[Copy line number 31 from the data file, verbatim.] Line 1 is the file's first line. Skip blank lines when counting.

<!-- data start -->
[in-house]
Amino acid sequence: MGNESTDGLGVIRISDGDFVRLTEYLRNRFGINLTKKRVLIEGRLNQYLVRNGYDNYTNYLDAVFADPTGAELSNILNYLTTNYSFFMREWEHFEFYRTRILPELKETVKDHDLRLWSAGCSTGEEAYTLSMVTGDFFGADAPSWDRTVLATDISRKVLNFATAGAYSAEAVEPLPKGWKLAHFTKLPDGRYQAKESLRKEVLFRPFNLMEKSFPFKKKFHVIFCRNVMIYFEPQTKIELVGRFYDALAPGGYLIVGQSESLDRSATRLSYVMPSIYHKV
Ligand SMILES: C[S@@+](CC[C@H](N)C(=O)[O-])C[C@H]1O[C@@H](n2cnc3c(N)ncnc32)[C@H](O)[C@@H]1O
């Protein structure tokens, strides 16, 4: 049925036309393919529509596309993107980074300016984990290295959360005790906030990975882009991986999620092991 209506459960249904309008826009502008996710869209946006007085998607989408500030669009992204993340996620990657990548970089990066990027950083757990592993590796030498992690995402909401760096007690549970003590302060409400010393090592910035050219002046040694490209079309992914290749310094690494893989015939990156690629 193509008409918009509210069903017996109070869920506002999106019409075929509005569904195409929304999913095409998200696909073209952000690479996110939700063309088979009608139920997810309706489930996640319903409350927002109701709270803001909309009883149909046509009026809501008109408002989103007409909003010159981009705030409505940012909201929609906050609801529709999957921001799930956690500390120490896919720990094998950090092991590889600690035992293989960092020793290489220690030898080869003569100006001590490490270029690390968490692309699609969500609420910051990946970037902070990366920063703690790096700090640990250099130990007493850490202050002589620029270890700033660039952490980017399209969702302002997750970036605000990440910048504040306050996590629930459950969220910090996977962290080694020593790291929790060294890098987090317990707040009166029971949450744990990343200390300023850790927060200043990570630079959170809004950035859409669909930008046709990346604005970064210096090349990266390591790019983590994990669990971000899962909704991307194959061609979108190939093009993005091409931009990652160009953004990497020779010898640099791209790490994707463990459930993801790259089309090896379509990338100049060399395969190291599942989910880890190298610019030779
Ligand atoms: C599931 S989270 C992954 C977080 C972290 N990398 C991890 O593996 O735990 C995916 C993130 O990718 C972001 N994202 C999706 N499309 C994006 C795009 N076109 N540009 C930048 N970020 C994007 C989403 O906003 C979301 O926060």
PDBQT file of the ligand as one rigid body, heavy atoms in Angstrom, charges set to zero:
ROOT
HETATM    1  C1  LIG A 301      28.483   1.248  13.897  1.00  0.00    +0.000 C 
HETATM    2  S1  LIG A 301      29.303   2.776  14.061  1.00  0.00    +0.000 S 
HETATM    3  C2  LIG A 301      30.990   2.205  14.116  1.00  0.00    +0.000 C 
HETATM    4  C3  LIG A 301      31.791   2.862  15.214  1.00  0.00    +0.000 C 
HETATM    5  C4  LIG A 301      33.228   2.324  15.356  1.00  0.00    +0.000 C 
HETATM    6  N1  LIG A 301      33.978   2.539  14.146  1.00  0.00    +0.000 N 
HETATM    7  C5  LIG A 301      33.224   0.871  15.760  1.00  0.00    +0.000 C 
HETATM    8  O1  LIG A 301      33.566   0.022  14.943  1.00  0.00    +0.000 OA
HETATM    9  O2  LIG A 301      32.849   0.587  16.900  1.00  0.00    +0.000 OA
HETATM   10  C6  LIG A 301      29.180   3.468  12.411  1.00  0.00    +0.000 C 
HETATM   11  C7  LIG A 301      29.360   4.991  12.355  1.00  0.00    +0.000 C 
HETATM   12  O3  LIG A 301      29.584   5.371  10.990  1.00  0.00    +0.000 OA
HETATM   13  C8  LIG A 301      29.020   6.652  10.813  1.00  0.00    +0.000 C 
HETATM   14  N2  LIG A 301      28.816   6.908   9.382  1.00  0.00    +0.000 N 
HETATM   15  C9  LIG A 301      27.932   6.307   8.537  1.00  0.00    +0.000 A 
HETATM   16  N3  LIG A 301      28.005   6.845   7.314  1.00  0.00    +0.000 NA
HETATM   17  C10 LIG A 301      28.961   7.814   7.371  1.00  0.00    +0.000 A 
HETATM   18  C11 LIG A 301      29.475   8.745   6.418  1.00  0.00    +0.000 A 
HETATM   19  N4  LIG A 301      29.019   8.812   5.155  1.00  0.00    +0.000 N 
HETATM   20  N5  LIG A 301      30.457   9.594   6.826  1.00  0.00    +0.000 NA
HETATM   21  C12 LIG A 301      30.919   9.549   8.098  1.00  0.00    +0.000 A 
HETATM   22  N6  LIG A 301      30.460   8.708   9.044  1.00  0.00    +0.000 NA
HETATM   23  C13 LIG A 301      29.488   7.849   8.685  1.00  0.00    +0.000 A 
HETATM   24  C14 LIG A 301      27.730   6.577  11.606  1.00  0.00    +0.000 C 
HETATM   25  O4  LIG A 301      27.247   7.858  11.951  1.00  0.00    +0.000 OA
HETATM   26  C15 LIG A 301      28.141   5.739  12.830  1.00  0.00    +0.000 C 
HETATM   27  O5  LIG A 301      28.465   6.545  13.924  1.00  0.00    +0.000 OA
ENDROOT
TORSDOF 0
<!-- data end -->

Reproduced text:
HETATM   24  C14 LIG A 301      27.730   6.577  11.606  1.00  0.00    +0.000 C 